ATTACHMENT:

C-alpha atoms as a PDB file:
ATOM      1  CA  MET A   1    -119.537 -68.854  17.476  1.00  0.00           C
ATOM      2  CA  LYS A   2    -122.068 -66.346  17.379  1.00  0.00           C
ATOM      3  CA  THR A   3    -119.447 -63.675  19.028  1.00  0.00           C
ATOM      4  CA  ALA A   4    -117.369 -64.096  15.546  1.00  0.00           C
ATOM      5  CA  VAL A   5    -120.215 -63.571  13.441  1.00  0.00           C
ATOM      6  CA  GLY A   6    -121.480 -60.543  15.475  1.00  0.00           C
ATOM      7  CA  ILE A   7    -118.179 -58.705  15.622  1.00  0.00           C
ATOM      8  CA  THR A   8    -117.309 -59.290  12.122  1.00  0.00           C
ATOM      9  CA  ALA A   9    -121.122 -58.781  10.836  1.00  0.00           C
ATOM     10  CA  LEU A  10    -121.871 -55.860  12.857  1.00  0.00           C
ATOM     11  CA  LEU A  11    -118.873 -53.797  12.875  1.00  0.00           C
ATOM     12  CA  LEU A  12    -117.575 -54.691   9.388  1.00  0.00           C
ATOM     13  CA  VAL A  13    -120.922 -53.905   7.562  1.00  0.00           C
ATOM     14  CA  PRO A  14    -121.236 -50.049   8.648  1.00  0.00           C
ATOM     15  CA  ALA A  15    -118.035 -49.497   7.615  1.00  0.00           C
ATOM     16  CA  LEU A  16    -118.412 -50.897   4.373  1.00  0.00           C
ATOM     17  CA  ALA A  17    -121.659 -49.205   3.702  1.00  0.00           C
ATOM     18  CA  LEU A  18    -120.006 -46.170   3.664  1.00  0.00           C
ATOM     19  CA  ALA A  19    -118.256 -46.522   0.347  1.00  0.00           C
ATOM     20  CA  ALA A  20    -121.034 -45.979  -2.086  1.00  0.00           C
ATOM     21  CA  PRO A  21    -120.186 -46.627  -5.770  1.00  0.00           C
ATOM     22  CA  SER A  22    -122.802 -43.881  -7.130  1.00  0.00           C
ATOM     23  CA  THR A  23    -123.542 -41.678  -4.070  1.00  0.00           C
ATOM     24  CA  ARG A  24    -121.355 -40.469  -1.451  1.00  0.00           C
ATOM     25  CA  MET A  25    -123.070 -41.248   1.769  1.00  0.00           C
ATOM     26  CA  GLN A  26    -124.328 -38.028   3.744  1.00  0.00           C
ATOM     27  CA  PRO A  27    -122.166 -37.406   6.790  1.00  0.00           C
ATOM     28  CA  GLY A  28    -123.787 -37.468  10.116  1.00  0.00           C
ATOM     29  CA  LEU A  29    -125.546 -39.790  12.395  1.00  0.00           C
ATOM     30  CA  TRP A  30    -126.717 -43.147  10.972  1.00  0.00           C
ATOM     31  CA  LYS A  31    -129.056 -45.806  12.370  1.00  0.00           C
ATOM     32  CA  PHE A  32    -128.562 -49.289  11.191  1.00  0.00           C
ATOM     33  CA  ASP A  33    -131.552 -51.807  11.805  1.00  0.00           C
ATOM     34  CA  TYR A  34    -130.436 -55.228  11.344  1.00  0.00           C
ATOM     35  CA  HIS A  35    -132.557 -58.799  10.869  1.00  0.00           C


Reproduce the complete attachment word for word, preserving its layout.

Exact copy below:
C-alpha atoms as a PDB file:
ATOM      1  CA  MET A   1    -119.537 -68.854  17.476  1.00  0.00           C
ATOM      2  CA  LYS A   2    -122.068 -66.346  17.379  1.00  0.00           C
ATOM      3  CA  THR A   3    -119.447 -63.675  19.028  1.00  0.00           C
ATOM      4  CA  ALA A   4    -117.369 -64.096  15.546  1.00  0.00           C
ATOM      5  CA  VAL A   5    -120.215 -63.571  13.441  1.00  0.00           C
ATOM      6  CA  GLY A   6    -121.480 -60.543  15.475  1.00  0.00           C
ATOM      7  CA  ILE A   7    -118.179 -58.705  15.622  1.00  0.00           C
ATOM      8  CA  THR A   8    -117.309 -59.290  12.122  1.00  0.00           C
ATOM      9  CA  ALA A   9    -121.122 -58.781  10.836  1.00  0.00           C
ATOM     10  CA  LEU A  10    -121.871 -55.860  12.857  1.00  0.00           C
ATOM     11  CA  LEU A  11    -118.873 -53.797  12.875  1.00  0.00           C
ATOM     12  CA  LEU A  12    -117.575 -54.691   9.388  1.00  0.00           C
ATOM     13  CA  VAL A  13    -120.922 -53.905   7.562  1.00  0.00           C
ATOM     14  CA  PRO A  14    -121.236 -50.049   8.648  1.00  0.00           C
ATOM     15  CA  ALA A  15    -118.035 -49.497   7.615  1.00  0.00           C
ATOM     16  CA  LEU A  16    -118.412 -50.897   4.373  1.00  0.00           C
ATOM     17  CA  ALA A  17    -121.659 -49.205   3.702  1.00  0.00           C
ATOM     18  CA  LEU A  18    -120.006 -46.170   3.664  1.00  0.00           C
ATOM     19  CA  ALA A  19    -118.256 -46.522   0.347  1.00  0.00           C
ATOM     20  CA  ALA A  20    -121.034 -45.979  -2.086  1.00  0.00           C
ATOM     21  CA  PRO A  21    -120.186 -46.627  -5.770  1.00  0.00           C
ATOM     22  CA  SER A  22    -122.802 -43.881  -7.130  1.00  0.00           C
ATOM     23  CA  THR A  23    -123.542 -41.678  -4.070  1.00  0.00           C
ATOM     24  CA  ARG A  24    -121.355 -40.469  -1.451  1.00  0.00           C
ATOM     25  CA  MET A  25    -123.070 -41.248   1.769  1.00  0.00           C
ATOM     26  CA  GLN A  26    -124.328 -38.028   3.744  1.00  0.00           C
ATOM     27  CA  PRO A  27    -122.166 -37.406   6.790  1.00  0.00           C
ATOM     28  CA  GLY A  28    -123.787 -37.468  10.116  1.00  0.00           C
ATOM     29  CA  LEU A  29    -125.546 -39.790  12.395  1.00  0.00           C
ATOM     30  CA  TRP A  30    -126.717 -43.147  10.972  1.00  0.00           C
ATOM     31  CA  LYS A  31    -129.056 -45.806  12.370  1.00  0.00           C
ATOM     32  CA  PHE A  32    -128.562 -49.289  11.191  1.00  0.00           C
ATOM     33  CA  ASP A  33    -131.552 -51.807  11.805  1.00  0.00           C
ATOM     34  CA  TYR A  34    -130.436 -55.228  11.344  1.00  0.00           C
ATOM     35  CA  HIS A  35    -132.557 -58.799  10.869  1.00  0.00           C